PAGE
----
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Cox In-Home WiFi

Last Updated: Mon, 23 Sep 2013 > Related Articles

79 rated this

Summary

Learn more about Cox In-Home Wi-Fi, including frequently asked questions.

Solution

A wireless network (WiFi) is a group of devices, such as computers, game systems, and e-readers, that are connected to each other and to the Internet without cables, also called WiFi. Wireless network users can exchange documents and data with each other, print to the same printers, and share hardware that is connected to the network.

 
Cox In-Home WiFi allows you to:

  • Share your Internet Connection - Multiple users in your household can access the Internet at once and share photos, music, or important files.
  • Connect Anywhere in the Home, Wirelessly - Break free from the wires, and connect wirelessly while on the couch, by the pool or almost anywhere in your home.
  • Save Money - Pay for only one Internet connection.

Cox offers free telephone-based support  for customers who rent a WiFi modem or WiFi Internet and telephone modem, by calling 877-891-2899 and includes the following:

  • Connection of up to five common entertainment / communication Wi-Fi® enabled devices such as smartphones, tablets, e-readers, gaming consoles to the network.
    • Assistance with management of rental WiFi modems, and WiFi Internet and Phone modems.
    • Assist with SSID / password issues.
  • Ongoing troubleshooting for wireless network and eligible connected WiFi devices.

The following devices are not supported:

    • Printers
    • Cameras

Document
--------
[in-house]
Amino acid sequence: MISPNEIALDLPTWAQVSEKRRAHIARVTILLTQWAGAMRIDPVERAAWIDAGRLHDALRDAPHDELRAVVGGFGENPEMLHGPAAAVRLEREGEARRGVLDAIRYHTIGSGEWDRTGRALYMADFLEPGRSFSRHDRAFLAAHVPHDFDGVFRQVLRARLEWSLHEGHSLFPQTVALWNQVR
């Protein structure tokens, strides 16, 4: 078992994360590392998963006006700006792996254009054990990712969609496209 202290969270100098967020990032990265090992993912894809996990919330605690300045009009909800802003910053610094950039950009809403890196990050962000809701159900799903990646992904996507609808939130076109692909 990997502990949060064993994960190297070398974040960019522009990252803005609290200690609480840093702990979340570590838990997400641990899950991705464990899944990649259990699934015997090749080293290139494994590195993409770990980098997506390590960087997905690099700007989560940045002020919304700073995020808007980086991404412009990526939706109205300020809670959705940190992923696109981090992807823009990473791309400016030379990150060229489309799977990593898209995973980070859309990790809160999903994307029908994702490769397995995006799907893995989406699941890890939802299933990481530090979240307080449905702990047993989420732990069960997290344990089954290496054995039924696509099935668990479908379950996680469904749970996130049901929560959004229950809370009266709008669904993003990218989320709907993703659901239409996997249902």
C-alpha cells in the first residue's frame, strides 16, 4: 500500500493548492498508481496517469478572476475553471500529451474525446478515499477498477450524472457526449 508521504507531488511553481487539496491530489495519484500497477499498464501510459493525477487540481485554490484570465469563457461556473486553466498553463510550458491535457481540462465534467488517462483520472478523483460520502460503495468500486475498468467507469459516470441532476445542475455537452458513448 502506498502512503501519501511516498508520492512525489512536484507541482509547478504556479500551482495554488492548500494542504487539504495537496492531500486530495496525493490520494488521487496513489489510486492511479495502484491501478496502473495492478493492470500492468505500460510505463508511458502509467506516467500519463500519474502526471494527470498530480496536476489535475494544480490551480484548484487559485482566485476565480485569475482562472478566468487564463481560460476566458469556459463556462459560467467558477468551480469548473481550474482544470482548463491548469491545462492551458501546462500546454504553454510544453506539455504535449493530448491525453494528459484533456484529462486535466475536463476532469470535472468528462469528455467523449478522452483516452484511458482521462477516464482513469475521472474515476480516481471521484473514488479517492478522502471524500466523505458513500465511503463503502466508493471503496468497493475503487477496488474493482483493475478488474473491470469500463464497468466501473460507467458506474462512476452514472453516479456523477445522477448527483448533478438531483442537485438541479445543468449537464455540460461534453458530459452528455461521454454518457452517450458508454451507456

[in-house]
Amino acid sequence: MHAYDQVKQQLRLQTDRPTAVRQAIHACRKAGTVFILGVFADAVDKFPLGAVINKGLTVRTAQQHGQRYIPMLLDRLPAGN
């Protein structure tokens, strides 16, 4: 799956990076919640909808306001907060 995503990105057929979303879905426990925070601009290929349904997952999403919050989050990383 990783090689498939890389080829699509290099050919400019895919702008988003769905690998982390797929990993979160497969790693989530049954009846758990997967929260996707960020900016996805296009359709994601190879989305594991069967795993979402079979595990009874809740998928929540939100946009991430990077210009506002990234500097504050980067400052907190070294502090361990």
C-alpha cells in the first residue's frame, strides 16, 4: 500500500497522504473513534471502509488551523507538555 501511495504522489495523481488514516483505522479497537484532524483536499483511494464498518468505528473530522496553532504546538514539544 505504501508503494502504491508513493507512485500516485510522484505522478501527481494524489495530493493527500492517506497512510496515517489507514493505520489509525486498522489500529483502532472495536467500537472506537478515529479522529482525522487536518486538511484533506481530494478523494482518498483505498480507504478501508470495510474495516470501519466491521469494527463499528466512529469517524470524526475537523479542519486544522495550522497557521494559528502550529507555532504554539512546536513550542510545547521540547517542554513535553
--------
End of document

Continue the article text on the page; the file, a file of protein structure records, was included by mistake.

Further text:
• Range extenders
    • Wearables, such as Google Glasses
    • Network attached storage devices
    • Streaming devices, such as Roku

Common Terms and Definitions

  • In-Home WiFi - Allows users to share their Cox High Speed Internet connection between multiple devices.
  • WiFi Modem - A device that functions as both a modem and a router.  The device provides a connection to the Internet through a cable that also transmits a WiFi signal. The WiFi signal allows WiFi-connected devices the ability to access the internet through the modem.
  • WiFi Internet & Telephone Modem - A combination telephone and WiFi modem.
  • Signal Range - The area in which a wireless-capable device can pick up the wireless signal and connect to the wireless network.
  • Network Name (SSID) – The name of a wireless network.
  • Network Password (Key) – The password used to connect to a wireless network.

 

FAQs

What equipment should I have for the best Internet experience?

Cox only recommends and provides certified DOCSIS 3.0 equipment to ensure the best and fastest Internet experience.